Technology can help make MTA buses safer | amNewYork

Technology can help make MTA buses safer

In November, four pedestrians died when public NYC buses hit them while they crossed the street. The series of incidents raised red flags for MTA officials. They’re right to be concerned, and more must be done to prevent such incidents.

In 2014, eight pedestrians died from MTA bus accidents. Last month’s incidents occurred as the city pushed its Vision Zero driver safety initiatives. In September, a settlement from a union lawsuit said bus drivers must abide by the city’s right-of-way law, and can be charged with a misdemeanor if they hit pedestrians or cyclists who have the right of way, as long as there’s proof the drivers didn’t yield or exercise due care.

Last month’s incidents occurred during the day and when the weather was clear. In three, buses made left turns while the pedestrians were crossing at the crosswalk. There’s no explanation for what happened and why.

That’s partly because no one knows what the drivers were doing or whether they were distracted. So, the first necessary change is simple: Train a camera on every bus driver. Union officials may object, but, assuming their members are doing their jobs, there’s no reason not to let cameras record the drivers’ actions.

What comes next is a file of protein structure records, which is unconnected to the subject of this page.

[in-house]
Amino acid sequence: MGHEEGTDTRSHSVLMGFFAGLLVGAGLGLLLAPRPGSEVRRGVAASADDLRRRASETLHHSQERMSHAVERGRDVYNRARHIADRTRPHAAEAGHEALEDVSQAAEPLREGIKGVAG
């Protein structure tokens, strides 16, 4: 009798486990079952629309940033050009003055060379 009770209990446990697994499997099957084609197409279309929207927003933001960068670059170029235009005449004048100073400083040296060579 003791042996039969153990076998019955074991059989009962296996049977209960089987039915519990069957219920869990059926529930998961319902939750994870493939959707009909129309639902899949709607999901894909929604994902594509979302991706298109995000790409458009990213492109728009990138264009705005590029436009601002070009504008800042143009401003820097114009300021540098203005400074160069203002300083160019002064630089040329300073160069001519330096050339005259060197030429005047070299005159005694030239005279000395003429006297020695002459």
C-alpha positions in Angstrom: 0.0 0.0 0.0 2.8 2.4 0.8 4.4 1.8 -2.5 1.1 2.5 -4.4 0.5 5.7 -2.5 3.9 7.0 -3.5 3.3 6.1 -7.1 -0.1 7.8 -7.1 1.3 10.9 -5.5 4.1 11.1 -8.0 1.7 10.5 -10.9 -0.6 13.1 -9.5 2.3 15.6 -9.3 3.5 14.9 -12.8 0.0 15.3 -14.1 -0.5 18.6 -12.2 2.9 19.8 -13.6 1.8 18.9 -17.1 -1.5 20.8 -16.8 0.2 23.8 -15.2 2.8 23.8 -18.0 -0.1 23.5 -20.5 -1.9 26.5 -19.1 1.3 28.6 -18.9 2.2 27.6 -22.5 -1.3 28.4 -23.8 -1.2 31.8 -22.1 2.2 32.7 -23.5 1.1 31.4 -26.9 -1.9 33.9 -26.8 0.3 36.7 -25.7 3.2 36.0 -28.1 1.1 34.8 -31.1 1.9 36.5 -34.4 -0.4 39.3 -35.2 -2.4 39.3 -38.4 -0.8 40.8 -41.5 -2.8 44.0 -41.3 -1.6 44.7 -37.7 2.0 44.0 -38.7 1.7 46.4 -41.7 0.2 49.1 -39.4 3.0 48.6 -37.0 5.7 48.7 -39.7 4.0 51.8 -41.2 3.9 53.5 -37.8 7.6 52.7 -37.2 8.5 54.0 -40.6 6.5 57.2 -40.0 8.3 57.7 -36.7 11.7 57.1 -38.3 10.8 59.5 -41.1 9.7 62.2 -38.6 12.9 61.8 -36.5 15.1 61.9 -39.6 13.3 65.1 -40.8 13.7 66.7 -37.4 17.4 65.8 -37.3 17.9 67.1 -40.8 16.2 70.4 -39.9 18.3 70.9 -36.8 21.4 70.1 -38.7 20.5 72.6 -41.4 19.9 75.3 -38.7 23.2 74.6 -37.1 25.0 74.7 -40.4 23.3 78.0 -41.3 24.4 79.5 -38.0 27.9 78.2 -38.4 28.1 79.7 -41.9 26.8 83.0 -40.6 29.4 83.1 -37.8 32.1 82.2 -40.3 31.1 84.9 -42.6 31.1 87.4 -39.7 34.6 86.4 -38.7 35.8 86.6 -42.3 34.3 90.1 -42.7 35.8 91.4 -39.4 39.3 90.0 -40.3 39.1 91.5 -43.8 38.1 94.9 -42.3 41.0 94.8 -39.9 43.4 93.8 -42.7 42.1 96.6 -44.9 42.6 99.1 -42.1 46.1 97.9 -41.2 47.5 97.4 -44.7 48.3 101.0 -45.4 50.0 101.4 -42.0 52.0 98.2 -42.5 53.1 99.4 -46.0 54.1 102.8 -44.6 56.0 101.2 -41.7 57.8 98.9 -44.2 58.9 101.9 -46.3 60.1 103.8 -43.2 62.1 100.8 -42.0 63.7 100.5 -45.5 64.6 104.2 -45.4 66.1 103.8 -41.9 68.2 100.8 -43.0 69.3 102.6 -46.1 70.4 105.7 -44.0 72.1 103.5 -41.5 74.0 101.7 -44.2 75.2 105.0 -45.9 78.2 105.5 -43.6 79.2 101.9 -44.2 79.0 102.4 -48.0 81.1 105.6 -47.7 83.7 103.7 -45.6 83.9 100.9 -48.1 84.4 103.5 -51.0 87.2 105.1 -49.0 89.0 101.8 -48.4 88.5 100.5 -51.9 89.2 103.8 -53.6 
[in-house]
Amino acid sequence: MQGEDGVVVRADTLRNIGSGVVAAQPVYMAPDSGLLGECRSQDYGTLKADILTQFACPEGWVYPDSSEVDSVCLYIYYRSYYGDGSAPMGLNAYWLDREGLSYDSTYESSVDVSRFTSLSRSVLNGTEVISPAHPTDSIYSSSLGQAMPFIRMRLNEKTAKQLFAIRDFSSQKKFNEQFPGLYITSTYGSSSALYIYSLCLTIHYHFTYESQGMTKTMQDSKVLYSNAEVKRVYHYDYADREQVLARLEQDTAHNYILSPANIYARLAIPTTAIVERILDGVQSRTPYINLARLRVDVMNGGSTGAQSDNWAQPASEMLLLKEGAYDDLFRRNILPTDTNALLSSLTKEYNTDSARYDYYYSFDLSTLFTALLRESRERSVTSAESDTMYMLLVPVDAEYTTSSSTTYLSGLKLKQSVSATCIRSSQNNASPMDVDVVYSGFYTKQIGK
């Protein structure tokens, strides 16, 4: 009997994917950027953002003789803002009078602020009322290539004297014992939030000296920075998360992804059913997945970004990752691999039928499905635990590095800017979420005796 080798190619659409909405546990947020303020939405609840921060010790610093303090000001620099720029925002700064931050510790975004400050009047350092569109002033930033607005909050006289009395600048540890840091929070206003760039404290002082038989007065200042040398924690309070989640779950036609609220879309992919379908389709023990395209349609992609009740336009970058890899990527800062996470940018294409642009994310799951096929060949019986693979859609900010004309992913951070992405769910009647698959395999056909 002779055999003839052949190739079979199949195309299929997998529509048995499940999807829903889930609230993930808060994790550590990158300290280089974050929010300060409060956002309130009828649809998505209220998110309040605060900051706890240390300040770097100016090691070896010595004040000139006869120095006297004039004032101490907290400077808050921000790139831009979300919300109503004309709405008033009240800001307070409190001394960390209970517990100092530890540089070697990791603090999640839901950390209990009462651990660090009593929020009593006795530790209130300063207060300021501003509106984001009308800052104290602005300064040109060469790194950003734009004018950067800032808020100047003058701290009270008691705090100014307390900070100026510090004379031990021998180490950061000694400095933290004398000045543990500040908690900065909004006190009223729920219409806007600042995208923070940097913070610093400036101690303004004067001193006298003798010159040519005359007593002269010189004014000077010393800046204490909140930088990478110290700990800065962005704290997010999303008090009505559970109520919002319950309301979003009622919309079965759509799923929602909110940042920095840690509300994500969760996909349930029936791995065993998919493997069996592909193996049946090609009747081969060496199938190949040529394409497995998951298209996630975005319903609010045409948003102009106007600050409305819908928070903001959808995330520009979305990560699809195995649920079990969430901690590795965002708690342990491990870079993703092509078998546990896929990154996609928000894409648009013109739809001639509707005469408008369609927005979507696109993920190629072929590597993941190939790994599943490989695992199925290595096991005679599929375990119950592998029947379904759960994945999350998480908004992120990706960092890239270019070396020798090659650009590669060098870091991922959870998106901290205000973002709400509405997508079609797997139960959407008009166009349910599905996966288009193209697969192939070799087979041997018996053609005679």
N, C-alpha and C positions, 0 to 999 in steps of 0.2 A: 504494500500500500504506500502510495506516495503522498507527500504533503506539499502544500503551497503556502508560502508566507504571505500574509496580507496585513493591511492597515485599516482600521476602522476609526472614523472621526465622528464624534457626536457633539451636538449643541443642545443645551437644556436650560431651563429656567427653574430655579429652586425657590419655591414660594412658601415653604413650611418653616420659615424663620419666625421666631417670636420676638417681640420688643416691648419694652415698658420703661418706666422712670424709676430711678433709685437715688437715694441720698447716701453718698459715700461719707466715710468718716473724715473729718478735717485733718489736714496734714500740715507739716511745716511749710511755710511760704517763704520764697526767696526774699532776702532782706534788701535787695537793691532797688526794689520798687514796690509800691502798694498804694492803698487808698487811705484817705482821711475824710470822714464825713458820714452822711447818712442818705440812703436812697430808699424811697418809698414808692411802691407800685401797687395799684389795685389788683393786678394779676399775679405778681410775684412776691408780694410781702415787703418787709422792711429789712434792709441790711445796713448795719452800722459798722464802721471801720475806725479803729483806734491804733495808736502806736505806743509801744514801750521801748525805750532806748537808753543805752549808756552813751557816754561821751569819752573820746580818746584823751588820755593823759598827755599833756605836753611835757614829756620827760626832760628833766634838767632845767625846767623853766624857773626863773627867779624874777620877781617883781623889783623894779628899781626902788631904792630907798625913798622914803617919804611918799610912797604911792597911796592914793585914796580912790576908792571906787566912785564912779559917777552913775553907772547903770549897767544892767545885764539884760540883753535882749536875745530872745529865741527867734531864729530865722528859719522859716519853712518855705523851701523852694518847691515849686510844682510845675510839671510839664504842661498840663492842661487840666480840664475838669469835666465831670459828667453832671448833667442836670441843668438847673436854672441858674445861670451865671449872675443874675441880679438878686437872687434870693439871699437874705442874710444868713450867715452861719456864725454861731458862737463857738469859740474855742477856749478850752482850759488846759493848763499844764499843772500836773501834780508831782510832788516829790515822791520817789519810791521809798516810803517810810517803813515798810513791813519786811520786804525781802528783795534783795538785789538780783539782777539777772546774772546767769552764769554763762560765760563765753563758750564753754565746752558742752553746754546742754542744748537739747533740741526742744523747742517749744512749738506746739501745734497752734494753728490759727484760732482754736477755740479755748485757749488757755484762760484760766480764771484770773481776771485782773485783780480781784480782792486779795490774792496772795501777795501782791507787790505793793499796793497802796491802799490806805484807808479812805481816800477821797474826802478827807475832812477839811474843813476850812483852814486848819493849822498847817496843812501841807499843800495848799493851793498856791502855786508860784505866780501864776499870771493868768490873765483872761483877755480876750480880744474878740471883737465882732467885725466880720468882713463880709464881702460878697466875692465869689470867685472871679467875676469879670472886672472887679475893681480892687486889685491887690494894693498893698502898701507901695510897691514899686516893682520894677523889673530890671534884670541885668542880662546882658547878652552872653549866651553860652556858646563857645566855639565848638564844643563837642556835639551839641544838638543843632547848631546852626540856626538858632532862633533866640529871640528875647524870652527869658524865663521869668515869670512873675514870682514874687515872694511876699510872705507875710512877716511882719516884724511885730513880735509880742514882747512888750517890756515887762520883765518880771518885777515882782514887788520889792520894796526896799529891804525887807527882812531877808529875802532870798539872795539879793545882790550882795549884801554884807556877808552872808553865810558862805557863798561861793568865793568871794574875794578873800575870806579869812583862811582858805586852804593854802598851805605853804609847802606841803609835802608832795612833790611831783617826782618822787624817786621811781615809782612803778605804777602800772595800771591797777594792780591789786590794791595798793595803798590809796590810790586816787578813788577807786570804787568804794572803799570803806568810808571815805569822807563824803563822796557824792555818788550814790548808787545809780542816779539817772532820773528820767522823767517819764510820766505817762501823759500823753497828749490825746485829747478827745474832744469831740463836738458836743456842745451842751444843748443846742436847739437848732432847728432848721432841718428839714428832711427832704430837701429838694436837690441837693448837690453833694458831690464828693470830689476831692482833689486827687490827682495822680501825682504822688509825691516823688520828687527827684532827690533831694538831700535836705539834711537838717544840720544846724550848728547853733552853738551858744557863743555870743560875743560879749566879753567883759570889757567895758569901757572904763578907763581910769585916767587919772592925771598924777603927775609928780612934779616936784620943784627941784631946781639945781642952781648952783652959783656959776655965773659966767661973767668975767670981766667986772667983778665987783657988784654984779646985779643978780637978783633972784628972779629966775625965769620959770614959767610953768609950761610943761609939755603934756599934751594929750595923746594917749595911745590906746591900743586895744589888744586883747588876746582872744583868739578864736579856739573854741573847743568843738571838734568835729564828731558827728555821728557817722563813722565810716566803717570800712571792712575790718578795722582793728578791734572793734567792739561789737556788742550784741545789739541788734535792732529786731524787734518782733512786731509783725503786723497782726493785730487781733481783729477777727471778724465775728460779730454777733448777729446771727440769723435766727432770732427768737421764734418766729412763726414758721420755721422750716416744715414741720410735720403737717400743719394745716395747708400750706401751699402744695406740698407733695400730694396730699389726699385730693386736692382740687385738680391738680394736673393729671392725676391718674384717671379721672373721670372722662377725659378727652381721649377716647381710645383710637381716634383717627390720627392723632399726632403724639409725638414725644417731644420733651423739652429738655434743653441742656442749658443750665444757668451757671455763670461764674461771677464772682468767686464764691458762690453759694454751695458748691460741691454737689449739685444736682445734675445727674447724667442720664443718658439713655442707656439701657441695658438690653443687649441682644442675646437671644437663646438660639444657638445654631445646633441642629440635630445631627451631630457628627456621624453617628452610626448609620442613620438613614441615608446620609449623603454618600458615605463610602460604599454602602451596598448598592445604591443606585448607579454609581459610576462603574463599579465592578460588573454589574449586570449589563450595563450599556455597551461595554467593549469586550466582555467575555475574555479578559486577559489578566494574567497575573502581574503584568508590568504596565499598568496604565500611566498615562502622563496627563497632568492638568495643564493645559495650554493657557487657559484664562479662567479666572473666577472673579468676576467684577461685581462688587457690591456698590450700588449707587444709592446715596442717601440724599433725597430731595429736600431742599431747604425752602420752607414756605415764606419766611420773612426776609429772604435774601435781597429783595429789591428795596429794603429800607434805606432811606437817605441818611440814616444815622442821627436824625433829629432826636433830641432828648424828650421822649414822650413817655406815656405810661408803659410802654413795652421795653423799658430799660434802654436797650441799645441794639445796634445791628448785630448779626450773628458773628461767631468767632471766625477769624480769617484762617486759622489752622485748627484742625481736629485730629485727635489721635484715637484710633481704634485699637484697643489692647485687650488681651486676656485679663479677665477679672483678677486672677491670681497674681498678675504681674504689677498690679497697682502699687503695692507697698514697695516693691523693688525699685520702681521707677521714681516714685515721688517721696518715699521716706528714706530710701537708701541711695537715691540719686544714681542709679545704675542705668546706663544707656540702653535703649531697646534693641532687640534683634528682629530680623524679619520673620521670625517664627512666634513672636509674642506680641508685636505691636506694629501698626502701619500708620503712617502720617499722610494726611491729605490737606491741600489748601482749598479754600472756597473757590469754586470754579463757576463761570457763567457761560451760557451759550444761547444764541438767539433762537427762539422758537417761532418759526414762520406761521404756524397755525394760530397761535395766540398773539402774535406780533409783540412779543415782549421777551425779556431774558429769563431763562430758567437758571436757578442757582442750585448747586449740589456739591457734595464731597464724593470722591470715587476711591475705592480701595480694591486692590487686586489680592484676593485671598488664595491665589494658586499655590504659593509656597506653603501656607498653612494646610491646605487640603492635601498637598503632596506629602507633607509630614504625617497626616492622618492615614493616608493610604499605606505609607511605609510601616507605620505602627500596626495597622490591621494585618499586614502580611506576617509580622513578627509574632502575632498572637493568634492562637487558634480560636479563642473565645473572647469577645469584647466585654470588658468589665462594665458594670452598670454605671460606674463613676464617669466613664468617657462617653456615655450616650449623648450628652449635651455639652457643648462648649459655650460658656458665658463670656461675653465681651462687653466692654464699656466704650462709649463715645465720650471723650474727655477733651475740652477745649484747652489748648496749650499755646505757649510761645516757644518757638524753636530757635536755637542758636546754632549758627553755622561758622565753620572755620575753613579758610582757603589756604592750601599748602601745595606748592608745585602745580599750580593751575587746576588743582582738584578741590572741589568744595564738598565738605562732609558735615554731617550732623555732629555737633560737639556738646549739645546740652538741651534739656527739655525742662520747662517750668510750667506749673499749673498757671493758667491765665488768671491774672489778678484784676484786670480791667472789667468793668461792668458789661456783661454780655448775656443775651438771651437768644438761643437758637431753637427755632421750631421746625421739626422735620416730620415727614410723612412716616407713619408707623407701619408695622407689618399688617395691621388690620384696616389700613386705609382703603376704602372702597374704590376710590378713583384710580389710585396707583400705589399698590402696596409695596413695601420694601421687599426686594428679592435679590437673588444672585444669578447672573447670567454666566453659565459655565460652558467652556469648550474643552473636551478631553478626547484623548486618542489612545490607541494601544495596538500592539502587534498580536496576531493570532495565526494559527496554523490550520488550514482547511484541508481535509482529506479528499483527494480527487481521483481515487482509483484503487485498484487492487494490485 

The MTA also must find better ways to track and stop drivers’ potential cellphone use. It’s too easy for drivers to keep their phones on or use them while driving. While it’s unknown whether drivers in recent accidents were using cellphones, 50 drivers over the last five years lost their jobs after two cellphone-use infractions each. And that just represents those who were caught.

Last month’s accidents also spotlight the need for technological solutions, from sensors to alert a driver to someone near the bus to audible ways to notify pedestrians that a bus is turning. Officials also should better track near-misses, ramp up random inspection rides and consider potential changes to bus stops and the buses themselves.

Four people were killed in one month in tragedies that likely were preventable. Now officials must work to create a safer city, for drivers and passengers alike.

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